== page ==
ZYZZYVA EventsMay 4, 2019
Bay Area Book Festival
Location: Outdoor Fair, Martin Luther King Jr. Civic Park, Berkeley
Description: Come visit our booth featuring new and select back issues, hoodies, T-shirts, and totes. More info here: https://bit.ly/2v0bedCMay 9, 2019
The Art Issue Celebration, San Francisco
Location: 7 p.m., City Lights Bookstore, 261 Columbus Ave., San Francisco
Description: Featuring contributors Cate Lycurgus, Dean Rader, Jordan Cantor, Rusty Morrison, and Mira Rosenthal; hosted by Managing Editor Oscar Villalon. Free. More info here: https://bit.ly/2D6VZ7kMay 16, 2019
The Art Issue Celebration, East Bay
Location: 6 p.m., Traywick Contemporary, 895 Colusa Ave, Berkeley
Description: Featuring contributors Heather Altfeld, Dan Alter, Toni Martin, Troy Jollimore, and Diana Guerrero-Macia. Emceed by Managing Editor Oscar Villalon. Free.May 30, 2019
In Conversation with Kathleen Alcott
Location: 7:30 p.m., The Bindery, 1727 Haight St, San Francisco
Description: Alcott, author of the novels "Infinite Home" and "The Dangers of Proximal Alphabets," discusses her new book, "America Was Hard to Find" (Ecco), with Managing Editor Oscar Villalon. https://bit.ly/2IEY2Ty
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Monthly Archives: August 2014
Jim Gavin, the author of the critically acclaimed story collection Middle Men (which was long-listed for the 2014 PEN/Robert W. Bingham Prize), first appeared in ZYZZYVA No. 63 (“Recommendation”). For the 100th issue, he contributed a hilarious piece of nonfiction, the stinging “Hacks.”
The story of Gavin’s stint as a young man in the world of community newspapers, “Hacks” recalls the grubby lifestyle that comes with being a grunt on the sports desk: attending endless high school meets, living off of Mountain Dew and Del Taco, working with colleagues who could stand a shower. But it is also an early glimpse into what the writing life can mean—a calling of shabby nobility, a difficult vocation in which one tries to “record and instill with grandeur the lives of people who will never be famous.”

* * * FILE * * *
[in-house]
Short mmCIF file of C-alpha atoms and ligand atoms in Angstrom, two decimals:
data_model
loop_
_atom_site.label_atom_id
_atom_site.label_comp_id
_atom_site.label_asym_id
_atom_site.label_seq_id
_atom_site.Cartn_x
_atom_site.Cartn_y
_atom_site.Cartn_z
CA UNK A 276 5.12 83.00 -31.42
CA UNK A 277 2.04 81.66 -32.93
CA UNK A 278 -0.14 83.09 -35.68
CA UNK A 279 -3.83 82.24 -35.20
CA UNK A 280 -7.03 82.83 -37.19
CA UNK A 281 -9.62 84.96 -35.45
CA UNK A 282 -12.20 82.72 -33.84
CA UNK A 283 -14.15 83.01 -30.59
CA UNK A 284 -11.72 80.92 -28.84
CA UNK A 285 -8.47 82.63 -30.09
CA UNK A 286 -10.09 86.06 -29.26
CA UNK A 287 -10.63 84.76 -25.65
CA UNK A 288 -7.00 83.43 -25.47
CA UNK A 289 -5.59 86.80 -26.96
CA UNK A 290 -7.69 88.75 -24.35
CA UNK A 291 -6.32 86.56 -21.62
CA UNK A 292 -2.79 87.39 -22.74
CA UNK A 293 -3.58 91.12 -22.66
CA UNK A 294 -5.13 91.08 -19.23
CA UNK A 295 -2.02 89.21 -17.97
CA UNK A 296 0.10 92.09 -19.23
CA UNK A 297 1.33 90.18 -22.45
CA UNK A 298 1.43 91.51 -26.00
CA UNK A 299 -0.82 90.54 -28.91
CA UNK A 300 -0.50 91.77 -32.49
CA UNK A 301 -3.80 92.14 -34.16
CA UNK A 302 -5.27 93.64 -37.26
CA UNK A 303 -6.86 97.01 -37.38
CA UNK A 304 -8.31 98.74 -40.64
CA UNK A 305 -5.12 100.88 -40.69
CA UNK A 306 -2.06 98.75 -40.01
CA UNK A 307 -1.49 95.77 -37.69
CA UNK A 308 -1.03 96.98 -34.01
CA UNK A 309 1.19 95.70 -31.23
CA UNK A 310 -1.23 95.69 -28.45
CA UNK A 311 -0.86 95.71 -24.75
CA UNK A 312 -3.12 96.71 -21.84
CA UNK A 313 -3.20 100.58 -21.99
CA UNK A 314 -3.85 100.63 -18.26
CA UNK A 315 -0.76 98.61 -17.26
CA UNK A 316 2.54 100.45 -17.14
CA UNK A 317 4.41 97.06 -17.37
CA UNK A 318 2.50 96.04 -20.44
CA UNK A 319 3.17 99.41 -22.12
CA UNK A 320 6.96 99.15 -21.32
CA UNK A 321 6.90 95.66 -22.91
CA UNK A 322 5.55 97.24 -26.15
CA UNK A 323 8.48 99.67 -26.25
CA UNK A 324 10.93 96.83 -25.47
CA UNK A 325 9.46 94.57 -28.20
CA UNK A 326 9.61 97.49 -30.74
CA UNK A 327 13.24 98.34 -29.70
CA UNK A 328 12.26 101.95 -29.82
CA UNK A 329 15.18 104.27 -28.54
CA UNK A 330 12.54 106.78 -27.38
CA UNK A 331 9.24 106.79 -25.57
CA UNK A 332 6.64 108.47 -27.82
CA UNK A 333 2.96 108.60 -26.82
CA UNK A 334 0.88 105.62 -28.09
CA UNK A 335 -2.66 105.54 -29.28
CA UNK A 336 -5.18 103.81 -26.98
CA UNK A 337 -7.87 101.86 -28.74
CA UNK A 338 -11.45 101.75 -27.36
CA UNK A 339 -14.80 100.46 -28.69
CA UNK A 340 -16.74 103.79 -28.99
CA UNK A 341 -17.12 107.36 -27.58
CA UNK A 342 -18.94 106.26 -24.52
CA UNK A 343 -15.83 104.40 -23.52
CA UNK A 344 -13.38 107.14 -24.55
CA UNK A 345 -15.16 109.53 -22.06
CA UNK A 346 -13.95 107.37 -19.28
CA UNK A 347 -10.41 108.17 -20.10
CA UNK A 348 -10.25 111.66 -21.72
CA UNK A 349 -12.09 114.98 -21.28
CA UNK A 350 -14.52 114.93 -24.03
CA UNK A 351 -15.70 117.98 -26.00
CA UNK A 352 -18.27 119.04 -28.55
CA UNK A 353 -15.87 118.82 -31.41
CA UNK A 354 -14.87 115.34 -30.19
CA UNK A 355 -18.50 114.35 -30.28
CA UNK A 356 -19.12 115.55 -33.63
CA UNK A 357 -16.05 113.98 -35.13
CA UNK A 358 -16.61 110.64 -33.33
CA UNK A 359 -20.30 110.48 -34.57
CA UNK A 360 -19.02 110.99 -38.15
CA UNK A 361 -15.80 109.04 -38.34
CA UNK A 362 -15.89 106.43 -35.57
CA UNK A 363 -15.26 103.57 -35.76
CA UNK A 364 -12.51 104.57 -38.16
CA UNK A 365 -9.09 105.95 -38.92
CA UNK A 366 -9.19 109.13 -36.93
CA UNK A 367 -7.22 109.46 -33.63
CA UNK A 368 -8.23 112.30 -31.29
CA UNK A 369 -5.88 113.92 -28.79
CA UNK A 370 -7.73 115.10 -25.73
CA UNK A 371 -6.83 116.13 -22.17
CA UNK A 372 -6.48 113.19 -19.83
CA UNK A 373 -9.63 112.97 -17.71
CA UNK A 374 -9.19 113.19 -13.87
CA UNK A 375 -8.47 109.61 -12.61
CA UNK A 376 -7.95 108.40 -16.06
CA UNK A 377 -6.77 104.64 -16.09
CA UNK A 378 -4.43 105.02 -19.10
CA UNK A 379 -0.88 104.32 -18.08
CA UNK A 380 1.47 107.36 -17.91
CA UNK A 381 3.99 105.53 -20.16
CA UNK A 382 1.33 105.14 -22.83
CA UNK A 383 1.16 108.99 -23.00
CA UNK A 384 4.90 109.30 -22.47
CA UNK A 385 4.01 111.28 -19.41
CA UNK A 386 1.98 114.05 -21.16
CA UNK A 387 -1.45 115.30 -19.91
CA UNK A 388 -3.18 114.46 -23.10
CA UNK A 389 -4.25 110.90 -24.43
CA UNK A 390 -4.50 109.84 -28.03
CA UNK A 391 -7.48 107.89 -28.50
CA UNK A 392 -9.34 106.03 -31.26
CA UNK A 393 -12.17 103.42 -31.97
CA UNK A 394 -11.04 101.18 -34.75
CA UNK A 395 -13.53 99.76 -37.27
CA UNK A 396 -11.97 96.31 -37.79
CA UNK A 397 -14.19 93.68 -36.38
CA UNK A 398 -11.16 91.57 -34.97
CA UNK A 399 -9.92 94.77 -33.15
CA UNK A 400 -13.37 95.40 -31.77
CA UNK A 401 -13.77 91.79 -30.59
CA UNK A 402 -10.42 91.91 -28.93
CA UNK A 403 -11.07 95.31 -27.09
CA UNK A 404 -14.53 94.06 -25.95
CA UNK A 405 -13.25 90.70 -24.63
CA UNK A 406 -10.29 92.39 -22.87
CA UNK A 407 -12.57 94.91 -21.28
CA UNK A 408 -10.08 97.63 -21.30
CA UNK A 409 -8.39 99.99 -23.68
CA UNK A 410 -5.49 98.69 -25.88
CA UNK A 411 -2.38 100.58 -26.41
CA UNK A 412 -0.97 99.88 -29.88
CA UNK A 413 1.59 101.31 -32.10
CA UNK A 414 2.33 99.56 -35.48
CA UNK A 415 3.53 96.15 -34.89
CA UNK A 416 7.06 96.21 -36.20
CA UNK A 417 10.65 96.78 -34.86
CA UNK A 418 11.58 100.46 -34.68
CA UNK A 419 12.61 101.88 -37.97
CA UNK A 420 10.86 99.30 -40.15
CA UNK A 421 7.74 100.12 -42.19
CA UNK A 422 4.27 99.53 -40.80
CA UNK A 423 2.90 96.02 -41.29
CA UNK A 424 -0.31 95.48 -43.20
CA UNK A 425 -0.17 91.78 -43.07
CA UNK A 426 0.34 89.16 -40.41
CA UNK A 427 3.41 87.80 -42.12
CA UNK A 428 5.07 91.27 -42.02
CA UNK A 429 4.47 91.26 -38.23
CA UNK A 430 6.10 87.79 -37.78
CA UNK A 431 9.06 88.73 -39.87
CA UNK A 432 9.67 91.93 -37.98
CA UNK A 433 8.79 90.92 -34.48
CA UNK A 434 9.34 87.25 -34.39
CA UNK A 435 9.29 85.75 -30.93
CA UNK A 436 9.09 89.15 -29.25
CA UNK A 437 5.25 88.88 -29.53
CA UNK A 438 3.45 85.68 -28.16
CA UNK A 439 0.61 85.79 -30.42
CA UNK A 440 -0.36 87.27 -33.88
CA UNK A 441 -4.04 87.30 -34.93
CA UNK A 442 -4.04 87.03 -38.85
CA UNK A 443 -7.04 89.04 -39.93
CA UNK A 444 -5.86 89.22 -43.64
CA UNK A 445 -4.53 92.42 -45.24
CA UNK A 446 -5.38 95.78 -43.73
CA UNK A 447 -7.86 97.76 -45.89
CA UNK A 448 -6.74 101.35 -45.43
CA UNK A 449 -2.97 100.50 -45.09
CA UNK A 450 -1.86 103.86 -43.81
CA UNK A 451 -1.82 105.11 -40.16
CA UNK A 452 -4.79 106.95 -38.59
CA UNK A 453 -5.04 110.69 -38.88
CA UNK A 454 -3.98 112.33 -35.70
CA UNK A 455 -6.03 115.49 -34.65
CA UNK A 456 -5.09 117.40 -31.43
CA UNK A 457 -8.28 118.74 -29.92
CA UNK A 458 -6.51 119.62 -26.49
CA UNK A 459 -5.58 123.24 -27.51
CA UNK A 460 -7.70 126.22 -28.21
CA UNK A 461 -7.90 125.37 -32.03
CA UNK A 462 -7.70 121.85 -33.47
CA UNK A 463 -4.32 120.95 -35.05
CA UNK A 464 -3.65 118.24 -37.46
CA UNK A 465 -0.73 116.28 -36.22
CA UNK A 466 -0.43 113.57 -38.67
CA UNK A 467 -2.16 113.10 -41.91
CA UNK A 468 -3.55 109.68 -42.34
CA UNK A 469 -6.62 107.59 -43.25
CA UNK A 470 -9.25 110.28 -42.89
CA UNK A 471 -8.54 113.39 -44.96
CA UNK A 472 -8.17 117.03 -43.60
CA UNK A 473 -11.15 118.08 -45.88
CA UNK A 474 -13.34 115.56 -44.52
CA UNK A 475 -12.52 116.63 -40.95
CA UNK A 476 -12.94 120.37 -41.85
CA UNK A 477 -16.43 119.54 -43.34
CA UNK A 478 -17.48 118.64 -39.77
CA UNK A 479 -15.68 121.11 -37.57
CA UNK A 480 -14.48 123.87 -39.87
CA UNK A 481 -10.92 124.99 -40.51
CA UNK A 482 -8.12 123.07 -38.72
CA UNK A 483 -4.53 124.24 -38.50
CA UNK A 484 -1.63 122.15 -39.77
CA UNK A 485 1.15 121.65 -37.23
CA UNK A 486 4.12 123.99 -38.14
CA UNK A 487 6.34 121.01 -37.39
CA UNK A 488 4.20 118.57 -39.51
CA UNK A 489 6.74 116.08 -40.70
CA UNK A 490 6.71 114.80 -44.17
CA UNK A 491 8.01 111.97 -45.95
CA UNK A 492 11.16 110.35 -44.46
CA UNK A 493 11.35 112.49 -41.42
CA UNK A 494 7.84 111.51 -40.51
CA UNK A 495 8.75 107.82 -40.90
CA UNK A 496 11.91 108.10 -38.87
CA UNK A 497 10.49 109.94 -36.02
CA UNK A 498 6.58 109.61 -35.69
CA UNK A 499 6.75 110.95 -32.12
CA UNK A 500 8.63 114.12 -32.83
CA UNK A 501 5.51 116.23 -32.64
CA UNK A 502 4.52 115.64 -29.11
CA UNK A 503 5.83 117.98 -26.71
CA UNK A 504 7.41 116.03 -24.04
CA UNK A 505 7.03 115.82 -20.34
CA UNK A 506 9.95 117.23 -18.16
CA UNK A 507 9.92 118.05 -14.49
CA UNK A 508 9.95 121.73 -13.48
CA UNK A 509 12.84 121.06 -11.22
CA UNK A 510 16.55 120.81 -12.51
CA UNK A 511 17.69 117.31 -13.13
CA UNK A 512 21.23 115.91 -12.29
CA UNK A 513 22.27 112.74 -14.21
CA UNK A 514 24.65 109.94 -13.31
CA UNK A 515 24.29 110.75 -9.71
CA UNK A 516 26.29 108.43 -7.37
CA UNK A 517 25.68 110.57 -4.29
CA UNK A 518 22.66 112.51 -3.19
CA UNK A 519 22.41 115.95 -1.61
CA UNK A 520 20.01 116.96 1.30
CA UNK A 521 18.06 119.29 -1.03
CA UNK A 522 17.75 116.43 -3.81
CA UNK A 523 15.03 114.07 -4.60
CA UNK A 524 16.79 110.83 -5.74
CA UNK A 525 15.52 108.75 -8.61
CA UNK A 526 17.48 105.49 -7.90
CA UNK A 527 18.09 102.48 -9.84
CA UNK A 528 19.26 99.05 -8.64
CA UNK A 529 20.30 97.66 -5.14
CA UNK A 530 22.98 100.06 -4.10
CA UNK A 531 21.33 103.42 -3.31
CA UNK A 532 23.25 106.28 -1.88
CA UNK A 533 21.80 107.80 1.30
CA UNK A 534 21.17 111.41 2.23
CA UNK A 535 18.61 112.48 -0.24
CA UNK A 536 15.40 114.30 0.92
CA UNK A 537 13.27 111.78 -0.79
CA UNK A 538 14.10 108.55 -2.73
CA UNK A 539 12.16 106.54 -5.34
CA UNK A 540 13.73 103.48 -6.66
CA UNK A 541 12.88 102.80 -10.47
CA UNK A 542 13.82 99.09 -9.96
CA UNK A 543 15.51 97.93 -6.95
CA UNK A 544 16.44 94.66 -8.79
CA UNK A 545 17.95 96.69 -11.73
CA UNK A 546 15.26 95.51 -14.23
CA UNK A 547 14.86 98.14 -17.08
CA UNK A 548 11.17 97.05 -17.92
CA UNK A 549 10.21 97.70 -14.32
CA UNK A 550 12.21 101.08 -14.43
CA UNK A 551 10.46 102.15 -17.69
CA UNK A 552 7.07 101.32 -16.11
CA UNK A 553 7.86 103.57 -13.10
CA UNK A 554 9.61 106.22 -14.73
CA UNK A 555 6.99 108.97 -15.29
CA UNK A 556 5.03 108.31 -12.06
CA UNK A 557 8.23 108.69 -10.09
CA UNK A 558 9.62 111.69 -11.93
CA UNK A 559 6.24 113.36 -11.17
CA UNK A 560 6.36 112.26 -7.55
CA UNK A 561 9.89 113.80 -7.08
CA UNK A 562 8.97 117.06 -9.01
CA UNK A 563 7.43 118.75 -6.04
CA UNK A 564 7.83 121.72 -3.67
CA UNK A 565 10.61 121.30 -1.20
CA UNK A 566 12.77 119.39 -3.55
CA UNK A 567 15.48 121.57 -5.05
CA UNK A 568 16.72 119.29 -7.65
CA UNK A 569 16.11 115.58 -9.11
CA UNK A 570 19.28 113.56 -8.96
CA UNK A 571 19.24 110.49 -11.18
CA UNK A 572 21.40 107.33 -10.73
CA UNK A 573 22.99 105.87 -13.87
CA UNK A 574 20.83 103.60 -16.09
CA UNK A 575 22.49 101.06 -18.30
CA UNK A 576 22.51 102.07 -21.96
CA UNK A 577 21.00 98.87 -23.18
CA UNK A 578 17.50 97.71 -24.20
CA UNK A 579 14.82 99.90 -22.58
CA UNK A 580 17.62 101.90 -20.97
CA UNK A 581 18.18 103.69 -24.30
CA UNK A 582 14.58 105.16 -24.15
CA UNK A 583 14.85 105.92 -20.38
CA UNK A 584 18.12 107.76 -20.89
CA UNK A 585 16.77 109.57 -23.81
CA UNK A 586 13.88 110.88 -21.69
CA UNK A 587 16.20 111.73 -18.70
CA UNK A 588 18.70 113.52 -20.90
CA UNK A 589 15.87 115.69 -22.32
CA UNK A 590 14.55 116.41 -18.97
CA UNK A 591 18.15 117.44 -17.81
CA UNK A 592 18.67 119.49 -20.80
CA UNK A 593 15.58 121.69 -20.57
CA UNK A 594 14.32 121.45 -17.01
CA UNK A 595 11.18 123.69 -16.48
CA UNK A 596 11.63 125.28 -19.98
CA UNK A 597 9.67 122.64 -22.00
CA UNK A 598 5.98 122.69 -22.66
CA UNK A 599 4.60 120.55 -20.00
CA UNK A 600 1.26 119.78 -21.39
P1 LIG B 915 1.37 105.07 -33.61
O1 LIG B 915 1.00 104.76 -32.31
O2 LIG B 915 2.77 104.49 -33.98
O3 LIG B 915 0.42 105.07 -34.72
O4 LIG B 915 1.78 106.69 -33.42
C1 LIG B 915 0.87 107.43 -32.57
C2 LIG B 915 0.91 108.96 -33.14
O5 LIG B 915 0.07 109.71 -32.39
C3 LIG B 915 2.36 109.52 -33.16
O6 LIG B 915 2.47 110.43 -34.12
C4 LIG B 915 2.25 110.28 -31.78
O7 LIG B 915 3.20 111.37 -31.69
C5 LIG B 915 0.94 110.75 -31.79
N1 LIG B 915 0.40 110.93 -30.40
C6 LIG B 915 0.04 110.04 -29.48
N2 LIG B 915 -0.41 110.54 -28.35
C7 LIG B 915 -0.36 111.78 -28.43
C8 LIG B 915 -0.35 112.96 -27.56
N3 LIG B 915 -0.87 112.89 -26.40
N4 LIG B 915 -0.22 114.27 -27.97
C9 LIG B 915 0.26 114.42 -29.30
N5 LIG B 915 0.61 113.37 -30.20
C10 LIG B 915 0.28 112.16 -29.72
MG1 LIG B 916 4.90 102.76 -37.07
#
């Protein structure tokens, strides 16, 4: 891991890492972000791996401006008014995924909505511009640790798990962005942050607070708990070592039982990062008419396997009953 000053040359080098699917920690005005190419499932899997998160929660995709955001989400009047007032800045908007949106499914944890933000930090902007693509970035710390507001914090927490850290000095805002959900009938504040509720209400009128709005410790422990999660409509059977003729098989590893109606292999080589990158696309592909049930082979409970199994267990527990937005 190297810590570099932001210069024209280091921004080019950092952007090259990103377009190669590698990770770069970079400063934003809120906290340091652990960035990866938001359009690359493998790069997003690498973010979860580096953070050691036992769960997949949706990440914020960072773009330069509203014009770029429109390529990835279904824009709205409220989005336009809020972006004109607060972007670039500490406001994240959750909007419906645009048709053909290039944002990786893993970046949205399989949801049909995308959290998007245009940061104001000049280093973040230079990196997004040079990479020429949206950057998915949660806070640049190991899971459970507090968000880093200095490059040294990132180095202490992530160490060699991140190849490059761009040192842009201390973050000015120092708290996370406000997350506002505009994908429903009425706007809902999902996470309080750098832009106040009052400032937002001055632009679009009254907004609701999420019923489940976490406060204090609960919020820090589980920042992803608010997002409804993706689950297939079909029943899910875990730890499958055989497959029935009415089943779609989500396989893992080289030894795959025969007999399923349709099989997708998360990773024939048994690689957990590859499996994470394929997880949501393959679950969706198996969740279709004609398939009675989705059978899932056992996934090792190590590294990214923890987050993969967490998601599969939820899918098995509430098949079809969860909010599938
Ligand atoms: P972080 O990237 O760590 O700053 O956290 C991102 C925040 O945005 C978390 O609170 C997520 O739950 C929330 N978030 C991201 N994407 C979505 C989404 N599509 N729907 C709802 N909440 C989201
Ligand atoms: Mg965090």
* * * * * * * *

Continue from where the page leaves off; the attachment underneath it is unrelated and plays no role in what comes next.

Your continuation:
The following is an excerpt from “Hacks.” You can read the piece in its entirety, of course, in the 100th issue, which can order here.
Erika Recordon’s work first appeared in ZYZZYVA back in Issue No. 91 (Spring 2011), with the publication of two of her charmingly off-kilter yet genuinely serious stories, “Evolution” and “Our Brave Little Soldiers.” The elan that characterizes those short works is evident once again in her new (and much longer) story for our 100th issue, “Normal Problems.”
The tale—or perhaps even a fable?—of a woman trying to make her relationship work with a great guy who’s only fault is a long past as a serial killer (a literal “lady killer”), “Normal Problems” revels in dark humor. Incredibly, the story goes much deeper than this set up might lead one to believe is possible, freshly evoking the anxious rationalizations we make for wanting to stay with someone, for wanting to see what we so badly need to see.
The following is an excerpt from “Normal Problems,” which, of course, can be read in its entirety in Issue No. 100.
Matthew Gavin Frank retells the thrilling tale of the first photograph taken of a giant squid in Preparing the Ghost (Liveright; 282 pages). In his unique and captivating work, Frank incorporates memories from his own life with the unlikely story of Moses Harvey, the Newfoundland reverend who captured a giant squid on film in 1874. Among the personal threads Frank weaves throughout the book is that of his Poppa Dave, his maternal grandfather who was born prematurely and small, so was force-fed by his mother, eventually becoming a chronically obese and diabetic adult. As a grandfather, “perhaps the sequence of …Continue reading
We’re Going to Need More Than Bake Sales: Lewis Buzbee’s ‘Blackboard: A Personal History of the Classroom’
Lewis Buzbee uses his experiences in education—as student and professor—as the backbone for his newest book, Blackboard: A Personal History of the Classroom (Graywolf Press), which formulates a critique of the current state of the California public school system. The book is divided into two sections: “Orientation” and “Matriculation,” the first presenting us with the “simple” years—kindergarten to sixth grade—and the second focusing on seventh grade and beyond. Though each chapter is built upon Buzbee’s own experiences in each grade, the histories of the school system in the U.S.—such as the beginnings of kindergarten in 1837—as well as the histories …Continue reading